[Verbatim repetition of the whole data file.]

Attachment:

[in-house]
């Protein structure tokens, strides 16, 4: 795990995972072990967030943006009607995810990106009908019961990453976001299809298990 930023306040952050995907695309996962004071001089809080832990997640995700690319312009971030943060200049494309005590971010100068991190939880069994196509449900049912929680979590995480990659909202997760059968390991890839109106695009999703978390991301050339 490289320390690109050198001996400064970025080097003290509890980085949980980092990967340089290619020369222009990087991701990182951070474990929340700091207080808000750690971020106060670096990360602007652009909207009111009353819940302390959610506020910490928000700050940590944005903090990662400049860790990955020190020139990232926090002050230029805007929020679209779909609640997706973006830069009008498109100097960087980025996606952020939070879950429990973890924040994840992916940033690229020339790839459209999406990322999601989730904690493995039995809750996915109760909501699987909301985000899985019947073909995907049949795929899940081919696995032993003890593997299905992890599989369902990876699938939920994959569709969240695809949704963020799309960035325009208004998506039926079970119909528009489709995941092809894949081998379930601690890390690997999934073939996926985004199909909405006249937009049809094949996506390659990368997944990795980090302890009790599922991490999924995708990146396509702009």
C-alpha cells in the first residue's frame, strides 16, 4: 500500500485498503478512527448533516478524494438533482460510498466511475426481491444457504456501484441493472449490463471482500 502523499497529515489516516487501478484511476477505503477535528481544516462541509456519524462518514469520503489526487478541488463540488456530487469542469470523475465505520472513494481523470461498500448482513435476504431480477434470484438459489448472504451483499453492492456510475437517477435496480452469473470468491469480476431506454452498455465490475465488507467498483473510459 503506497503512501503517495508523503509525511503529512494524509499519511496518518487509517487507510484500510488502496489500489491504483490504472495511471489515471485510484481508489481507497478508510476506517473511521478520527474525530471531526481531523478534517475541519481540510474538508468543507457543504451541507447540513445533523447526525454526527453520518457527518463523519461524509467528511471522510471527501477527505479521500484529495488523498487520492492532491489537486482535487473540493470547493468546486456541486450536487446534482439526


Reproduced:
[in-house]
């Protein structure tokens, strides 16, 4: 795990995972072990967030943006009607995810990106009908019961990453976001299809298990 930023306040952050995907695309996962004071001089809080832990997640995700690319312009971030943060200049494309005590971010100068991190939880069994196509449900049912929680979590995480990659909202997760059968390991890839109106695009999703978390991301050339 490289320390690109050198001996400064970025080097003290509890980085949980980092990967340089290619020369222009990087991701990182951070474990929340700091207080808000750690971020106060670096990360602007652009909207009111009353819940302390959610506020910490928000700050940590944005903090990662400049860790990955020190020139990232926090002050230029805007929020679209779909609640997706973006830069009008498109100097960087980025996606952020939070879950429990973890924040994840992916940033690229020339790839459209999406990322999601989730904690493995039995809750996915109760909501699987909301985000899985019947073909995907049949795929899940081919696995032993003890593997299905992890599989369902990876699938939920994959569709969240695809949704963020799309960035325009208004998506039926079970119909528009489709995941092809894949081998379930601690890390690997999934073939996926985004199909909405006249937009049809094949996506390659990368997944990795980090302890009790599922991490999924995708990146396509702009």
C-alpha cells in the first residue's frame, strides 16, 4: 500500500485498503478512527448533516478524494438533482460510498466511475426481491444457504456501484441493472449490463471482500 502523499497529515489516516487501478484511476477505503477535528481544516462541509456519524462518514469520503489526487478541488463540488456530487469542469470523475465505520472513494481523470461498500448482513435476504431480477434470484438459489448472504451483499453492492456510475437517477435496480452469473470468491469480476431506454452498455465490475465488507467498483473510459 503506497503512501503517495508523503509525511503529512494524509499519511496518518487509517487507510484500510488502496489500489491504483490504472495511471489515471485510484481508489481507497478508510476506517473511521478520527474525530471531526481531523478534517475541519481540510474538508468543507457543504451541507447540513445533523447526525454526527453520518457527518463523519461524509467528511471522510471527501477527505479521500484529495488523498487520492492532491489537486482535487473540493470547493468546486456541486450536487446534482439526